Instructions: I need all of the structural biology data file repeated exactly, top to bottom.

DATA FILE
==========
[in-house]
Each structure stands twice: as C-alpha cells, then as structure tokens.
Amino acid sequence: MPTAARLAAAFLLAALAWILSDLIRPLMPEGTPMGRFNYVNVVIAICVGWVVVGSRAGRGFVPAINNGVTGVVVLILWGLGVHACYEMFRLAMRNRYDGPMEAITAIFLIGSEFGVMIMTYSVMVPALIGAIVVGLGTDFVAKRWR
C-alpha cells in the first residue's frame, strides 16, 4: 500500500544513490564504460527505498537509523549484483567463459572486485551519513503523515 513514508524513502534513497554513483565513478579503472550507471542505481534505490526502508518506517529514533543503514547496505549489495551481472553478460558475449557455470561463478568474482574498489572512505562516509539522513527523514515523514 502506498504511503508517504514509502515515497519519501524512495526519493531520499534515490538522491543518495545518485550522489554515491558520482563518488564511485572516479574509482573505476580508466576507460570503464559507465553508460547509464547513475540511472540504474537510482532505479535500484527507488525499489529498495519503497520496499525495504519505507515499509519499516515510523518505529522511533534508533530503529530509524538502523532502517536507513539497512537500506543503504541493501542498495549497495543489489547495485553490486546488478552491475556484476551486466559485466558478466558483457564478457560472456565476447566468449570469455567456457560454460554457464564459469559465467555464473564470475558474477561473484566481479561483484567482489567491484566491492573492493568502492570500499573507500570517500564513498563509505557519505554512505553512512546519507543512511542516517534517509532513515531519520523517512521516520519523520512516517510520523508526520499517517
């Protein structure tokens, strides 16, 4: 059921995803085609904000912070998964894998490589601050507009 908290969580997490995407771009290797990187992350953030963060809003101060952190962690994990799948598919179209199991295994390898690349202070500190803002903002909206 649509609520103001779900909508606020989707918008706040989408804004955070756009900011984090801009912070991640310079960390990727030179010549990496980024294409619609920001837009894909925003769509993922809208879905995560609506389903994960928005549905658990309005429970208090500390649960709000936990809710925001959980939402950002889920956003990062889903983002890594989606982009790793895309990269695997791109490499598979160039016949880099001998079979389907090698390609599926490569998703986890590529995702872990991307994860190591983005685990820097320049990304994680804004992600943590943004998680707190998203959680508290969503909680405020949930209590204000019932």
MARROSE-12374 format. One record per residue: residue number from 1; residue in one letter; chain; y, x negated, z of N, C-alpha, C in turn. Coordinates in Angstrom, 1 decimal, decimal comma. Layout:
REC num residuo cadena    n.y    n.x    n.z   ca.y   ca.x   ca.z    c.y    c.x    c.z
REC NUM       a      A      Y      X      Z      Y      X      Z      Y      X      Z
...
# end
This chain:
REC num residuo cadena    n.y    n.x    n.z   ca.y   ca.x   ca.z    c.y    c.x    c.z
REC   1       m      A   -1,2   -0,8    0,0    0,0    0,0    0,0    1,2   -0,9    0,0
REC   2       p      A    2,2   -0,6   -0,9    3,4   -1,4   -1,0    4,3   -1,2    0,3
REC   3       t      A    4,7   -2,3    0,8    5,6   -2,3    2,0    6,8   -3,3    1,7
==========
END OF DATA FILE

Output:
[in-house]
Each structure stands twice: as C-alpha cells, then as structure tokens.
Amino acid sequence: MPTAARLAAAFLLAALAWILSDLIRPLMPEGTPMGRFNYVNVVIAICVGWVVVGSRAGRGFVPAINNGVTGVVVLILWGLGVHACYEMFRLAMRNRYDGPMEAITAIFLIGSEFGVMIMTYSVMVPALIGAIVVGLGTDFVAKRWR
C-alpha cells in the first residue's frame, strides 16, 4: 500500500544513490564504460527505498537509523549484483567463459572486485551519513503523515 513514508524513502534513497554513483565513478579503472550507471542505481534505490526502508518506517529514533543503514547496505549489495551481472553478460558475449557455470561463478568474482574498489572512505562516509539522513527523514515523514 502506498504511503508517504514509502515515497519519501524512495526519493531520499534515490538522491543518495545518485550522489554515491558520482563518488564511485572516479574509482573505476580508466576507460570503464559507465553508460547509464547513475540511472540504474537510482532505479535500484527507488525499489529498495519503497520496499525495504519505507515499509519499516515510523518505529522511533534508533530503529530509524538502523532502517536507513539497512537500506543503504541493501542498495549497495543489489547495485553490486546488478552491475556484476551486466559485466558478466558483457564478457560472456565476447566468449570469455567456457560454460554457464564459469559465467555464473564470475558474477561473484566481479561483484567482489567491484566491492573492493568502492570500499573507500570517500564513498563509505557519505554512505553512512546519507543512511542516517534517509532513515531519520523517512521516520519523520512516517510520523508526520499517517
């Protein structure tokens, strides 16, 4: 059921995803085609904000912070998964894998490589601050507009 908290969580997490995407771009290797990187992350953030963060809003101060952190962690994990799948598919179209199991295994390898690349202070500190803002903002909206 649509609520103001779900909508606020989707918008706040989408804004955070756009900011984090801009912070991640310079960390990727030179010549990496980024294409619609920001837009894909925003769509993922809208879905995560609506389903994960928005549905658990309005429970208090500390649960709000936990809710925001959980939402950002889920956003990062889903983002890594989606982009790793895309990269695997791109490499598979160039016949880099001998079979389907090698390609599926490569998703986890590529995702872990991307994860190591983005685990820097320049990304994680804004992600943590943004998680707190998203959680508290969503909680405020949930209590204000019932």
MARROSE-12374 format. One record per residue: residue number from 1; residue in one letter; chain; y, x negated, z of N, C-alpha, C in turn. Coordinates in Angstrom, 1 decimal, decimal comma. Layout:
REC num residuo cadena    n.y    n.x    n.z   ca.y   ca.x   ca.z    c.y    c.x    c.z
REC NUM       a      A      Y      X      Z      Y      X      Z      Y      X      Z
...
# end
This chain:
REC num residuo cadena    n.y    n.x    n.z   ca.y   ca.x   ca.z    c.y    c.x    c.z
REC   1       m      A   -1,2   -0,8    0,0    0,0    0,0    0,0    1,2   -0,9    0,0
REC   2       p      A    2,2   -0,6   -0,9    3,4   -1,4   -1,0    4,3   -1,2    0,3
REC   3       t      A    4,7   -2,3    0,8    5,6   -2,3    2,0    6,8   -3,3    1,7